Enhancing Patient Safety with Discontinuation

Medication errors are a significant problem in healthcare. In a recent RazorMetrics blog, we found that errors cause between 7,000 - 9,000 excess deaths in the United States every year. Complications that result from taking the wrong medication or the wrong dosage add another $40 billion to healthcare costs.

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Medication errors are a significant problem in healthcare. In a recent RazorMetrics blog, we found that errors cause between 7,000 – 9,000 excess deaths in the United States every year. Complications that result from taking the wrong medication or the wrong dosage add another $40 billion to healthcare costs.

One particular error – a medication that is dispensed after it has been discontinued – poses a high risk to patients. Patients end up taking medication for an acute condition as if they were being treated for a chronic illness. Patients experience clear harm both physically and financially when they buy and take medication they no longer need. It’s estimated that 1.5% to nearly 5% of drugs are dispensed after discontinuation, with approximately 34% of these cases posing a high risk of potential harm to patients.

Electronic health records (EHR) made e-prescriptions possible, which revolutionized the healthcare industry. E-prescribing saves time for both patients and doctor’s offices. E-prescribing likely decreased misinterpretations of handwriting, but the process is not fool-proof. E-prescribing has its own challenges.

  1. Omissions and errors. A doctor may forget to add necessary information or choose the wrong drug from a drop-down menu. It takes the pharmacist more time to deal with inaccuracies or missing information in e-prescriptions. 
  2. Auto-Fill. E-prescribe software offers auto-filling and suggestion options. Drug names can be very similar, and the auto-fill may suggest the wrong one. It is surprisingly easy to make this mistake. The dosage is also auto-fill and the system frequently offers the most prescribed dosage. Patients who need a new or customized dosage may end up with the wrong quantity.
  3. Info Mismatch. Physicians and pharmacists may use different versions of a patient name or medication. For example, the physician uses “Cindy Jones” but the pharmacist has the name as “Cynthia Jones.” The physician uses “AMH” but the pharmacist knows “amiloride hydrochloride.” These mismatches cause delays and can lead to the patient taking home the wrong medication.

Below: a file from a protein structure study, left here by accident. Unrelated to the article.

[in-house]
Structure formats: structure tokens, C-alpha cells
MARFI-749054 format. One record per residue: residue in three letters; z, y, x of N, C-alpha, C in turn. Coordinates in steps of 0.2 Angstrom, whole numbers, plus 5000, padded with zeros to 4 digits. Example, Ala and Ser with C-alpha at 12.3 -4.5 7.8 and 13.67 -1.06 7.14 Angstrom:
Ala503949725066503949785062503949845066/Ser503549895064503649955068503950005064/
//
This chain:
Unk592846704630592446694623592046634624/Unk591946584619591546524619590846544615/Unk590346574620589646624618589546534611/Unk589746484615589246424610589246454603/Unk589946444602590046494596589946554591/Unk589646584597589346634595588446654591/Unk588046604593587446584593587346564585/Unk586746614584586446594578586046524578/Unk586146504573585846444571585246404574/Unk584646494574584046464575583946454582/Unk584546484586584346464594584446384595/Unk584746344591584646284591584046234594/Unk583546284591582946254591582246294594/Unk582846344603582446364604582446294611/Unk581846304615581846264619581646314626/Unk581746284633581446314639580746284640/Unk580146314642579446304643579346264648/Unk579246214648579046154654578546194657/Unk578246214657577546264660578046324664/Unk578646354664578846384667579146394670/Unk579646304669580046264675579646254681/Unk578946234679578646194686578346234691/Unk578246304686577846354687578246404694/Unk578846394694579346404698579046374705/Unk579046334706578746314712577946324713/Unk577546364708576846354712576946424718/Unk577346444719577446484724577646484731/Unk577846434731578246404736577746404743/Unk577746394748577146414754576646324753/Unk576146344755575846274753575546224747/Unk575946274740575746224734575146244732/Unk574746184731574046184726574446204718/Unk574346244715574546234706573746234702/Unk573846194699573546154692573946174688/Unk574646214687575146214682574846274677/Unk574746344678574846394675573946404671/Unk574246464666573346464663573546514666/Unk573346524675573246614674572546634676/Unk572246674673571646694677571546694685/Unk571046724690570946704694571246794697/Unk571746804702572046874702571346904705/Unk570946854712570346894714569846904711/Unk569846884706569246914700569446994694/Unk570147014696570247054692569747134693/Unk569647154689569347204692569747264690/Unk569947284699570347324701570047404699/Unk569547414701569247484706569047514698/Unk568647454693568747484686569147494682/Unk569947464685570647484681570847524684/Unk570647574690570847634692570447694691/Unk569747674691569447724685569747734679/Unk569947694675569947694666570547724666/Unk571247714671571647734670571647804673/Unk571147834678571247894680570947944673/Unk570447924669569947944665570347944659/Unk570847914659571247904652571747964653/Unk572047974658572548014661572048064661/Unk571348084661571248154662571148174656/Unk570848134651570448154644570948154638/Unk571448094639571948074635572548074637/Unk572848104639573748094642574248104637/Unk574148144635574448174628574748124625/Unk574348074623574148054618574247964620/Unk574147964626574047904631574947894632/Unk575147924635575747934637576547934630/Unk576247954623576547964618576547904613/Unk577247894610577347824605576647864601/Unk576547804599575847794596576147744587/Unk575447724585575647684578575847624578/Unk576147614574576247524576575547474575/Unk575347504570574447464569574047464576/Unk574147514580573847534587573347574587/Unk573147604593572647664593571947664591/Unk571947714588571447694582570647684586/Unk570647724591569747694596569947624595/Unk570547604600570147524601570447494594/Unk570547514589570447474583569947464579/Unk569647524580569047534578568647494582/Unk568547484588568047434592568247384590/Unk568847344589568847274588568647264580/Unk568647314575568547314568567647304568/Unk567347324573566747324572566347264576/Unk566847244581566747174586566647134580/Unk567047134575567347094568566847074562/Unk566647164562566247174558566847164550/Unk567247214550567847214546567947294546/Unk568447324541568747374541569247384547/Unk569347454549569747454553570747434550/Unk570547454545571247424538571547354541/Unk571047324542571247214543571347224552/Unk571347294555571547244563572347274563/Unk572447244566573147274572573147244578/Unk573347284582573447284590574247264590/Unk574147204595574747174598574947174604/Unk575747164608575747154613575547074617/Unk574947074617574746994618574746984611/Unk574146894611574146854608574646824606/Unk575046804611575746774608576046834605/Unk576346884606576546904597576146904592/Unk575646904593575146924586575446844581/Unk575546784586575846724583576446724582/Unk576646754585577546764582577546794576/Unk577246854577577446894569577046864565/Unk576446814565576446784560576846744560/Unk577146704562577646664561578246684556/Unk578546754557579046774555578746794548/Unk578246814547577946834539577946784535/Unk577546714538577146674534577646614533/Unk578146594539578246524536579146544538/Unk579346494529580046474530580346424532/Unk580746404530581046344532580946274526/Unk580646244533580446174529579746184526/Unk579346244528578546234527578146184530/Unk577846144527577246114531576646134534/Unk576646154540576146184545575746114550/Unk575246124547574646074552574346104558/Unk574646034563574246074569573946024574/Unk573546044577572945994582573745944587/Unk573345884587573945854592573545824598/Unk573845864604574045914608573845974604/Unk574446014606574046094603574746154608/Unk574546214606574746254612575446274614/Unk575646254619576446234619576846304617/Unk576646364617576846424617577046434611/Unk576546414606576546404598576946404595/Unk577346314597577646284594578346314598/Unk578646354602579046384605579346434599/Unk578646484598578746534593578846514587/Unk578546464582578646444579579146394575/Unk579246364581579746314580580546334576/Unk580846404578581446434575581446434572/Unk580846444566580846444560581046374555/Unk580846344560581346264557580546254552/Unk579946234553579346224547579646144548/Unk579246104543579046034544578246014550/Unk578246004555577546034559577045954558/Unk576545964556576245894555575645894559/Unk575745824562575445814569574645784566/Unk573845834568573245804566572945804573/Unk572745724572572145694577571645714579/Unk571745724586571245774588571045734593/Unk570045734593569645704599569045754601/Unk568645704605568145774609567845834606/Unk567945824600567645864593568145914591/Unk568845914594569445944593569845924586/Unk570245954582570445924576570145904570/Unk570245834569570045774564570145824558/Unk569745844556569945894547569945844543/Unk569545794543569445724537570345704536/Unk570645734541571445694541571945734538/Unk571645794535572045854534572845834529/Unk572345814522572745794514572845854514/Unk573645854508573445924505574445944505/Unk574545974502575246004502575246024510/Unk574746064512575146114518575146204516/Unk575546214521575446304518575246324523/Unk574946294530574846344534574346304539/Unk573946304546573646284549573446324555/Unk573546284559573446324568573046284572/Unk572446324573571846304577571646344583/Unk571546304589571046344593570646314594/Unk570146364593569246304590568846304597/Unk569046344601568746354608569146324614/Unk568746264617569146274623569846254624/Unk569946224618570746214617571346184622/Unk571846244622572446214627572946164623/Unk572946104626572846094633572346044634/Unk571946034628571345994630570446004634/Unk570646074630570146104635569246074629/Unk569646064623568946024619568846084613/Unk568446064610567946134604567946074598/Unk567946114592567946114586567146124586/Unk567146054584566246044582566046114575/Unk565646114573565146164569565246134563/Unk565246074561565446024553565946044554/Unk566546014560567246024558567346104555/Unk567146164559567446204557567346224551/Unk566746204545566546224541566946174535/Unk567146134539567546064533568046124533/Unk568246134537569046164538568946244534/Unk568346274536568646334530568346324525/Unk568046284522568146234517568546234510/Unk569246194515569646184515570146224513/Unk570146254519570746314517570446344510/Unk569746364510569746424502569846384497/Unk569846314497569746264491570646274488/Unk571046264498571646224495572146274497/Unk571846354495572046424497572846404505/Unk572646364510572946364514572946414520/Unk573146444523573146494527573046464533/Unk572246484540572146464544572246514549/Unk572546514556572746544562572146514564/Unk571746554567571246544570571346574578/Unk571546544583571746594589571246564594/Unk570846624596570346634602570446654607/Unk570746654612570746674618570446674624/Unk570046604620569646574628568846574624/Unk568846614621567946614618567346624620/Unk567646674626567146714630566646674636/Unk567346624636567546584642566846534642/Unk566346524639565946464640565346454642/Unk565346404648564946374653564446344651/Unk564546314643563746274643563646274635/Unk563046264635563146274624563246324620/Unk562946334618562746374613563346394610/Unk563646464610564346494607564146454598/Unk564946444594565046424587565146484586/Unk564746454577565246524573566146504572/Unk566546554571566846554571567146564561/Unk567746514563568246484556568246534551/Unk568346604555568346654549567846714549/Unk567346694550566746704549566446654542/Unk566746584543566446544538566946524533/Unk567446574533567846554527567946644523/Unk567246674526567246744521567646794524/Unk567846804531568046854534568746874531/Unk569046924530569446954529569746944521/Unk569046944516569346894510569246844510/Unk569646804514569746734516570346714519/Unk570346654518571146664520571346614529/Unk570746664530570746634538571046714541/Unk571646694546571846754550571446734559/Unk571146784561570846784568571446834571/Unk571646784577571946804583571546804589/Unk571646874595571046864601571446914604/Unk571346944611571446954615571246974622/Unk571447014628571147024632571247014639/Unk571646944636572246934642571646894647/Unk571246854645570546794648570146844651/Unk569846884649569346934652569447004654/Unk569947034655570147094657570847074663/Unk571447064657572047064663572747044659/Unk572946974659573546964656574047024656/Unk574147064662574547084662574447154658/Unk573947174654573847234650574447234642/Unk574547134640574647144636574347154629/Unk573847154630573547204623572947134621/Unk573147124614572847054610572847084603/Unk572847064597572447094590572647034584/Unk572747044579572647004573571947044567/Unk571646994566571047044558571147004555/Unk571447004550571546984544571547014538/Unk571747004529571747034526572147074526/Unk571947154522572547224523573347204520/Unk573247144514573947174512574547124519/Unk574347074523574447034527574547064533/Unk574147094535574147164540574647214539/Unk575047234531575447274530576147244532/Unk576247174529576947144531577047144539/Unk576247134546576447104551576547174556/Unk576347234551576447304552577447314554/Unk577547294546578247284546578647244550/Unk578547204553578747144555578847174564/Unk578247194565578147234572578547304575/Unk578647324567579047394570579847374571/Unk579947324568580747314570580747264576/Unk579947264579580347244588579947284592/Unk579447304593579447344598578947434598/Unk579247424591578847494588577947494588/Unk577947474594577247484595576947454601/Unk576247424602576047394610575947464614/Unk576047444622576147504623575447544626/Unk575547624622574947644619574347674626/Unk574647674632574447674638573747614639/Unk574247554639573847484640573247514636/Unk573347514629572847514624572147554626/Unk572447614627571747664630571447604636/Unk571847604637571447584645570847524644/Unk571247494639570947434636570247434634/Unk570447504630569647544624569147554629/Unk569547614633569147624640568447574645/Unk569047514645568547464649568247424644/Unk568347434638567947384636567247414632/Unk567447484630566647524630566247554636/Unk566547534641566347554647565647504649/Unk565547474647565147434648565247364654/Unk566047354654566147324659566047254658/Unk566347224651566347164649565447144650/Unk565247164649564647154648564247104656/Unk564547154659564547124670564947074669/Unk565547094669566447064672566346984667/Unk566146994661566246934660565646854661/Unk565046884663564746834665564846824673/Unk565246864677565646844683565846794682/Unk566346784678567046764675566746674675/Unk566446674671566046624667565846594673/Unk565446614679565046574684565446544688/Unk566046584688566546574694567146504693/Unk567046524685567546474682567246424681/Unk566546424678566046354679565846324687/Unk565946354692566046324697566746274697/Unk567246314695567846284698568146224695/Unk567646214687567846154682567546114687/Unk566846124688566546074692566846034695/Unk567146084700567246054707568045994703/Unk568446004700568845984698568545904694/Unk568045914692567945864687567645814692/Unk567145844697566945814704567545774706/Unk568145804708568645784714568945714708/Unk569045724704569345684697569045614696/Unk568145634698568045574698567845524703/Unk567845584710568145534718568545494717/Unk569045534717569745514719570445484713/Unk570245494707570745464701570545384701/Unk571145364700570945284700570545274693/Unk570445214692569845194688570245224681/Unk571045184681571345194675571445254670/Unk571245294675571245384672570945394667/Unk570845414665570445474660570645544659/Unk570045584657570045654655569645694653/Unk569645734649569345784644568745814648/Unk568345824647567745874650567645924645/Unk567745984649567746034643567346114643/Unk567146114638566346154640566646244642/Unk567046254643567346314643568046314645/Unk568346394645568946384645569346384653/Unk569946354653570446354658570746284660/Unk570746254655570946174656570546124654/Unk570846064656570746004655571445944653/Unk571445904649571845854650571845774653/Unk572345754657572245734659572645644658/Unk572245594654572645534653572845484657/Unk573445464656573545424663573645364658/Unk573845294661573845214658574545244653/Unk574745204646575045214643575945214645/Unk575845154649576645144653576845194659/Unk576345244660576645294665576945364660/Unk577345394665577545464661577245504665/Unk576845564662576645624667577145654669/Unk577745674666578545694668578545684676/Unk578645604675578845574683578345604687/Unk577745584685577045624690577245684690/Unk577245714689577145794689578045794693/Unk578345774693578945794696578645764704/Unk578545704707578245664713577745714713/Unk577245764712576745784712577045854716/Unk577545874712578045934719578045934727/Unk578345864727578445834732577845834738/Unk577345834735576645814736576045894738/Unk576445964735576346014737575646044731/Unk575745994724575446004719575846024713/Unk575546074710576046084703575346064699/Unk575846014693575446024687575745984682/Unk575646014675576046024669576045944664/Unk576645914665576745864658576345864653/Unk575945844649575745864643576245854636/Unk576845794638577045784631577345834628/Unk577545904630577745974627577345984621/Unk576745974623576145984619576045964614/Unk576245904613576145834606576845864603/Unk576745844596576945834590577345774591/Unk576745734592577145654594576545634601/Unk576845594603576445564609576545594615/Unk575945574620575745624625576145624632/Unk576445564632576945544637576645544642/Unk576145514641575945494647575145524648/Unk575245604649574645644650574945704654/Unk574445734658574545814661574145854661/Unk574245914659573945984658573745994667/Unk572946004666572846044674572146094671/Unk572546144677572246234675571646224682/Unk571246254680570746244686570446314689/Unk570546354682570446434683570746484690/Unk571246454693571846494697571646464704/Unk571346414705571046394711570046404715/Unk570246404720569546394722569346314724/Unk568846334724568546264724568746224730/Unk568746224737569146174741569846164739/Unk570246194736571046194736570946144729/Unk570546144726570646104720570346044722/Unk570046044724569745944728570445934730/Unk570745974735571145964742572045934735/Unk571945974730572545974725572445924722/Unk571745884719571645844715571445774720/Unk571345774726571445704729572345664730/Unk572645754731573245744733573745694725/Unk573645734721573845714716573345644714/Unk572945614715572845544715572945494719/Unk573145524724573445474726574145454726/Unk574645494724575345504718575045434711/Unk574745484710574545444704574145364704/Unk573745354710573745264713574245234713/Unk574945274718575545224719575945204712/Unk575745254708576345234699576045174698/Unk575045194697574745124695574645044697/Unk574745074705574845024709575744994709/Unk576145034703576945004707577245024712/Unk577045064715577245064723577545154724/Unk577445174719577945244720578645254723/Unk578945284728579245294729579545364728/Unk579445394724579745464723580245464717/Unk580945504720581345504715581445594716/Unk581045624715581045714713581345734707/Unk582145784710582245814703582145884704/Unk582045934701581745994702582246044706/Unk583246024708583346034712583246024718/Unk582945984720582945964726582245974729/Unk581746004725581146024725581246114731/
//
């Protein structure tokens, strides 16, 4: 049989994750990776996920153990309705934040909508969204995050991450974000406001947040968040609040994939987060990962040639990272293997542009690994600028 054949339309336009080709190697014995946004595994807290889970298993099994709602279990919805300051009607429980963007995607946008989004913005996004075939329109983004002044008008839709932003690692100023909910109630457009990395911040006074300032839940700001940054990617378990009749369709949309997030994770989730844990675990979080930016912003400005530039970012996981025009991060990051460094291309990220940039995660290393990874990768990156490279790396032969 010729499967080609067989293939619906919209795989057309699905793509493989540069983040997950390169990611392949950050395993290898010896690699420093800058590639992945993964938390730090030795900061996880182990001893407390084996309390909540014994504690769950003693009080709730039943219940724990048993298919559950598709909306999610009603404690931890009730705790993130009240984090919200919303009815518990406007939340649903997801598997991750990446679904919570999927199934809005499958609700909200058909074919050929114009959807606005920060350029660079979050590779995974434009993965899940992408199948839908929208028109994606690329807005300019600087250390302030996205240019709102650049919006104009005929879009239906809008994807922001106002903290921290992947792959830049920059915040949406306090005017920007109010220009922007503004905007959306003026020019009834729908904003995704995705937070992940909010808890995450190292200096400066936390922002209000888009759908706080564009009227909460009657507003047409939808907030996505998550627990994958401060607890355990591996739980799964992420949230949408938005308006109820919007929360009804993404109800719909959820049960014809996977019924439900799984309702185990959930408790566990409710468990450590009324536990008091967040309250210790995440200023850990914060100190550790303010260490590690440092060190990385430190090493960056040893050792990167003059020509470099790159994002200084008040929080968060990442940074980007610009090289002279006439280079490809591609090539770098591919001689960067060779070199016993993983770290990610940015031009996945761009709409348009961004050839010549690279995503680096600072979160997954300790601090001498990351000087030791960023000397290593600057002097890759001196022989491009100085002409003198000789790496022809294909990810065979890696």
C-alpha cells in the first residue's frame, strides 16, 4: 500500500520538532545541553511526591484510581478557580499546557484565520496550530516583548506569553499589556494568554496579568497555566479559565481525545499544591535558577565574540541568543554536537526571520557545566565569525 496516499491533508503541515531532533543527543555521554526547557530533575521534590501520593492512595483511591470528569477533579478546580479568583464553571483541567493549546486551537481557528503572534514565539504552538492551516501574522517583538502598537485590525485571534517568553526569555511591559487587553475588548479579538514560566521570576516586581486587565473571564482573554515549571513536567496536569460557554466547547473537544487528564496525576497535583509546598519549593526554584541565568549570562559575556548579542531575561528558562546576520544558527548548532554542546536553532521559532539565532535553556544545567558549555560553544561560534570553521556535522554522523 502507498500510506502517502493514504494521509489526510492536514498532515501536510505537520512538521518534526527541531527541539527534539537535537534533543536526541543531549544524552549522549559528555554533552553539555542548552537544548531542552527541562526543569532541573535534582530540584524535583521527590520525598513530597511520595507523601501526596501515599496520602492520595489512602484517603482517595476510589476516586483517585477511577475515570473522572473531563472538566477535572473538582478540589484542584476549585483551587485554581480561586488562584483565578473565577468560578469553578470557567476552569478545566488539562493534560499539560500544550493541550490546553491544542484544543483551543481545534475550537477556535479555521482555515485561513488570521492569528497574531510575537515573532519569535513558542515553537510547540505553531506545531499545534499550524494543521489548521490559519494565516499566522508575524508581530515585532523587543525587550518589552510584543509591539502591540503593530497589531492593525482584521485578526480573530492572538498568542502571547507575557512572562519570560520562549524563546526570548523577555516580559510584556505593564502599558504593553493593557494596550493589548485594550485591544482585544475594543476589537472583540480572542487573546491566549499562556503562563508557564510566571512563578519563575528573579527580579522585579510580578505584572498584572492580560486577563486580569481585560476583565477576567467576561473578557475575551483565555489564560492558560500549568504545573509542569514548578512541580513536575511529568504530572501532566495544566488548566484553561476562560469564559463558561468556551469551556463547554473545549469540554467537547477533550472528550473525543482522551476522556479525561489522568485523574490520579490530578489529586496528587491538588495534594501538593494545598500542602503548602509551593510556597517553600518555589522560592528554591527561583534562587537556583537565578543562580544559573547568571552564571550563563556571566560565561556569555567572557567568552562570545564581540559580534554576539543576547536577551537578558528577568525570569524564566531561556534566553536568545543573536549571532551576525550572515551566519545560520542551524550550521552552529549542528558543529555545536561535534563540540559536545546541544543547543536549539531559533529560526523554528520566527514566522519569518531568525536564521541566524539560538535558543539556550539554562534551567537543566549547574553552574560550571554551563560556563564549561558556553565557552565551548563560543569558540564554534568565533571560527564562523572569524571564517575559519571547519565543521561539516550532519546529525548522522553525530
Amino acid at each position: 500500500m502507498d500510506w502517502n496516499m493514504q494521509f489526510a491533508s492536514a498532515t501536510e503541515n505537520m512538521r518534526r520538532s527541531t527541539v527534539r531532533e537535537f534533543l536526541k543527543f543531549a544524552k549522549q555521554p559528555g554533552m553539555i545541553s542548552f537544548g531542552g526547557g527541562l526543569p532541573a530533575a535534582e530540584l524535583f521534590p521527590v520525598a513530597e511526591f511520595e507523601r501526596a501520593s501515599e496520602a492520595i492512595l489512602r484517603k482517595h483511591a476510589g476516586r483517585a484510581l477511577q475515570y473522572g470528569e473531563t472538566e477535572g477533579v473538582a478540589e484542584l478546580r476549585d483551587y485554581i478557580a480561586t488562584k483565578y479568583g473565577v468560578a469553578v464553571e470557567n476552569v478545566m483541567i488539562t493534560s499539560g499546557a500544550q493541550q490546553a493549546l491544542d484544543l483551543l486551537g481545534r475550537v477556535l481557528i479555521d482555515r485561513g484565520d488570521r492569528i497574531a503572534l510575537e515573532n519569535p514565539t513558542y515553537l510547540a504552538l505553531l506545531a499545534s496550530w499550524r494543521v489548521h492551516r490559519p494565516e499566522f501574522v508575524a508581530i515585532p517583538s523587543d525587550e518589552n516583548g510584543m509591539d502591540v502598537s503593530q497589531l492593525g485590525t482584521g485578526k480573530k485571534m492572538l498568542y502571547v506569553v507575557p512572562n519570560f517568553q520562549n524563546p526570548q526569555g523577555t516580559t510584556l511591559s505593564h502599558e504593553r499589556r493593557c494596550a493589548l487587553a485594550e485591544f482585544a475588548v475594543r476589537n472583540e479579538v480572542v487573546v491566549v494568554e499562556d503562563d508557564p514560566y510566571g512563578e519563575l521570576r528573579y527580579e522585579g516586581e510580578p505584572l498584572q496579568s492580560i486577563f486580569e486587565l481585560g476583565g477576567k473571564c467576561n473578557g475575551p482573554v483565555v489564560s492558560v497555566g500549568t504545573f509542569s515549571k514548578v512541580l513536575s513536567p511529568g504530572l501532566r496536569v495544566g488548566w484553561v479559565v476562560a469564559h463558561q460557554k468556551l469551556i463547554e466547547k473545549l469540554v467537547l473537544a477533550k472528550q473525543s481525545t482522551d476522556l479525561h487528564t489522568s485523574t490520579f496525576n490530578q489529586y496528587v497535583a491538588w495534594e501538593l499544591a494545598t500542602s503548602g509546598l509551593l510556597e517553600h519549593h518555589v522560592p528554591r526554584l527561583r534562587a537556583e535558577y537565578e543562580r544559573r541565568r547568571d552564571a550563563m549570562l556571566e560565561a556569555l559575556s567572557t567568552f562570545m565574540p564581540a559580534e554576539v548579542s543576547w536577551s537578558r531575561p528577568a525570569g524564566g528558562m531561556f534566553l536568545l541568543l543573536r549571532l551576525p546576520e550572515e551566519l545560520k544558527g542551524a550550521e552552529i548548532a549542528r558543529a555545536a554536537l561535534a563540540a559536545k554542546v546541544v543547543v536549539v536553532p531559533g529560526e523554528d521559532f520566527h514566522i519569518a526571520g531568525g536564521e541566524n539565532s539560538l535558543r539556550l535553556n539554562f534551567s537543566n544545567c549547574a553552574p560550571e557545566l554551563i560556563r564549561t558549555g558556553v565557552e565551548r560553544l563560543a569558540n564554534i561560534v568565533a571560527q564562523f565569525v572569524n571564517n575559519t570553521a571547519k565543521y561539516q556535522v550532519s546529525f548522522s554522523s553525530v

4. Refill Auto-populate. During the refill process, the software often carries over the initial prescription, even when the prescription has changed. This is an easy error to miss.
  5. Cancellation Timing Problem. When a prescription is entered and signed but then deleted a short time after due to an error, the prescription may still show up on the pharmacist’s system. Meaning the patient gets the wrong drug or an extra medication. In either case, it can be a costly error for the patient.

A recent study by the National Institute of Health (NIH) examined discontinuations and found that canceled e-prescriptions are still dispensed. It is critical to mitigate this issue to protect patient safety and their pocketbooks. The NIH findings suggest that by closing the loop between the prescribing physician, patient, and pharmacist, the number of e-prescription mistakes can be dramatically reduced.

RazorMetrics has developed AI to search for medications that are likely being dispensed in error or fall into a list of medications that are normally short-term treatments, but the patient has been taking it for longer than is medically recommended. We contact the physician directly to request a medication review to verify the patient still needs the medication. If not, the physician will likely choose to discontinue the prescription. Then, we contact the pharmacy to make sure the discontinuation order is processed correctly.  

RazorMetrics’ discontinuation solution offers a promising way to benefit patients and their health plan or employer in the ongoing pursuit of safer and more efficient pharmacy practices. The savings from catching medication errors are considerable.

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